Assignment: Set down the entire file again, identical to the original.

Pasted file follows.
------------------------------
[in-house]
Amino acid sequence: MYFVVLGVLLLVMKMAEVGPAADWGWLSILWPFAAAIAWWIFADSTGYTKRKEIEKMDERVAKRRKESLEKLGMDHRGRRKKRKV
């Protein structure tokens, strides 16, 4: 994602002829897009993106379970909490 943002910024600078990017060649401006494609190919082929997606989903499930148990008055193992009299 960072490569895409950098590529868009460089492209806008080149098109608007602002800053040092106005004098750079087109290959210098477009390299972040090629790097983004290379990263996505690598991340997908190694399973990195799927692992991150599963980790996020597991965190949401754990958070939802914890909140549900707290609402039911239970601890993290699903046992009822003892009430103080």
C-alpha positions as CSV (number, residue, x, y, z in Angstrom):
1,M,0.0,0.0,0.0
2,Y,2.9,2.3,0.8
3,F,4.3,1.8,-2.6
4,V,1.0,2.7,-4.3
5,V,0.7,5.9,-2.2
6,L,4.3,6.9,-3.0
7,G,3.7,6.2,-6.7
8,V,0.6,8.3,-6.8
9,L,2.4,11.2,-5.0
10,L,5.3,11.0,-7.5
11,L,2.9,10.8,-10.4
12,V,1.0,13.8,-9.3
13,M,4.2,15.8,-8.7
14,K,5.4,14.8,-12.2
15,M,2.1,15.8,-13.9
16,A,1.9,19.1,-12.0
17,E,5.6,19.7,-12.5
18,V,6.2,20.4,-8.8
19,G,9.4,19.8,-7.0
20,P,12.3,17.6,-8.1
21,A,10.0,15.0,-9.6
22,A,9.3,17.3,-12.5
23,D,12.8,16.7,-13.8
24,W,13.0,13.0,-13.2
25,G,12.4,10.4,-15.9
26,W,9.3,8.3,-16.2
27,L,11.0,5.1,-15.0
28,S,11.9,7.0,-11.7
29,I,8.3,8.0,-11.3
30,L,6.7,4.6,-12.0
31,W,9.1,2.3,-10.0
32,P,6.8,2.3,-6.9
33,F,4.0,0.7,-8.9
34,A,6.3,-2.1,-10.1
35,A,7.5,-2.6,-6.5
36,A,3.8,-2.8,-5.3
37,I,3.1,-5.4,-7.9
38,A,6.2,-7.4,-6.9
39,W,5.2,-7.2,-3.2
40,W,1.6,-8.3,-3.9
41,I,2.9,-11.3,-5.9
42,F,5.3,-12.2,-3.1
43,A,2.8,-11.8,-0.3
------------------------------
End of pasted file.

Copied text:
[in-house]
Amino acid sequence: MYFVVLGVLLLVMKMAEVGPAADWGWLSILWPFAAAIAWWIFADSTGYTKRKEIEKMDERVAKRRKESLEKLGMDHRGRRKKRKV
């Protein structure tokens, strides 16, 4: 994602002829897009993106379970909490 943002910024600078990017060649401006494609190919082929997606989903499930148990008055193992009299 960072490569895409950098590529868009460089492209806008080149098109608007602002800053040092106005004098750079087109290959210098477009390299972040090629790097983004290379990263996505690598991340997908190694399973990195799927692992991150599963980790996020597991965190949401754990958070939802914890909140549900707290609402039911239970601890993290699903046992009822003892009430103080």
C-alpha positions as CSV (number, residue, x, y, z in Angstrom):
1,M,0.0,0.0,0.0
2,Y,2.9,2.3,0.8
3,F,4.3,1.8,-2.6
4,V,1.0,2.7,-4.3
5,V,0.7,5.9,-2.2
6,L,4.3,6.9,-3.0
7,G,3.7,6.2,-6.7
8,V,0.6,8.3,-6.8
9,L,2.4,11.2,-5.0
10,L,5.3,11.0,-7.5
11,L,2.9,10.8,-10.4
12,V,1.0,13.8,-9.3
13,M,4.2,15.8,-8.7
14,K,5.4,14.8,-12.2
15,M,2.1,15.8,-13.9
16,A,1.9,19.1,-12.0
17,E,5.6,19.7,-12.5
18,V,6.2,20.4,-8.8
19,G,9.4,19.8,-7.0
20,P,12.3,17.6,-8.1
21,A,10.0,15.0,-9.6
22,A,9.3,17.3,-12.5
23,D,12.8,16.7,-13.8
24,W,13.0,13.0,-13.2
25,G,12.4,10.4,-15.9
26,W,9.3,8.3,-16.2
27,L,11.0,5.1,-15.0
28,S,11.9,7.0,-11.7
29,I,8.3,8.0,-11.3
30,L,6.7,4.6,-12.0
31,W,9.1,2.3,-10.0
32,P,6.8,2.3,-6.9
33,F,4.0,0.7,-8.9
34,A,6.3,-2.1,-10.1
35,A,7.5,-2.6,-6.5
36,A,3.8,-2.8,-5.3
37,I,3.1,-5.4,-7.9
38,A,6.2,-7.4,-6.9
39,W,5.2,-7.2,-3.2
40,W,1.6,-8.3,-3.9
41,I,2.9,-11.3,-5.9
42,F,5.3,-12.2,-3.1
43,A,2.8,-11.8,-0.3